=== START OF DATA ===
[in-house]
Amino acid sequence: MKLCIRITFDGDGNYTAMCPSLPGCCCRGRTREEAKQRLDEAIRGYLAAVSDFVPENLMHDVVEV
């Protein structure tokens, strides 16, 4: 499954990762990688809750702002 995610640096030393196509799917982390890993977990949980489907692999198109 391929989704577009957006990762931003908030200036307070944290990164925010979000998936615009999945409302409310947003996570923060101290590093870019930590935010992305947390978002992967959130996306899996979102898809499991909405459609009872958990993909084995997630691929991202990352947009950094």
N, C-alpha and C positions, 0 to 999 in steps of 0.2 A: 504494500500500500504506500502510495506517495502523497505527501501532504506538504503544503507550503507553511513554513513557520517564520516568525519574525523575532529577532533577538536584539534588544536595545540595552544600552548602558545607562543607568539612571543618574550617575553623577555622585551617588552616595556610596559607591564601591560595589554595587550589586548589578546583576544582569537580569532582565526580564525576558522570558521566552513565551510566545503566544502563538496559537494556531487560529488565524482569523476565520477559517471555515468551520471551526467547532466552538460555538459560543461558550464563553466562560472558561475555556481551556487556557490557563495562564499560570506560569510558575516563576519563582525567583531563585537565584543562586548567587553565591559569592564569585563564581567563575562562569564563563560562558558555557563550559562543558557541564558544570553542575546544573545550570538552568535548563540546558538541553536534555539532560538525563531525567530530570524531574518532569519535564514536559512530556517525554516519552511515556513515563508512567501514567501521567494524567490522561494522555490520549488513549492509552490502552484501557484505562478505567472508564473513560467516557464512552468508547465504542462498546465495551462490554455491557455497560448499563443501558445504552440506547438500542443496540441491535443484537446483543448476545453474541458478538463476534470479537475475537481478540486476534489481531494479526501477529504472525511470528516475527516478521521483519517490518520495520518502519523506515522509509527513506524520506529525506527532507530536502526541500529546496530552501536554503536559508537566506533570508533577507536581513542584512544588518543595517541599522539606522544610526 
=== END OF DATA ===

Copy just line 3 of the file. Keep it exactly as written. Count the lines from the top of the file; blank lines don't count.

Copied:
């Protein structure tokens, strides 16, 4: 499954990762990688809750702002 995610640096030393196509799917982390890993977990949980489907692999198109 391929989704577009957006990762931003908030200036307070944290990164925010979000998936615009999945409302409310947003996570923060101290590093870019930590935010992305947390978002992967959130996306899996979102898809499991909405459609009872958990993909084995997630691929991202990352947009950094």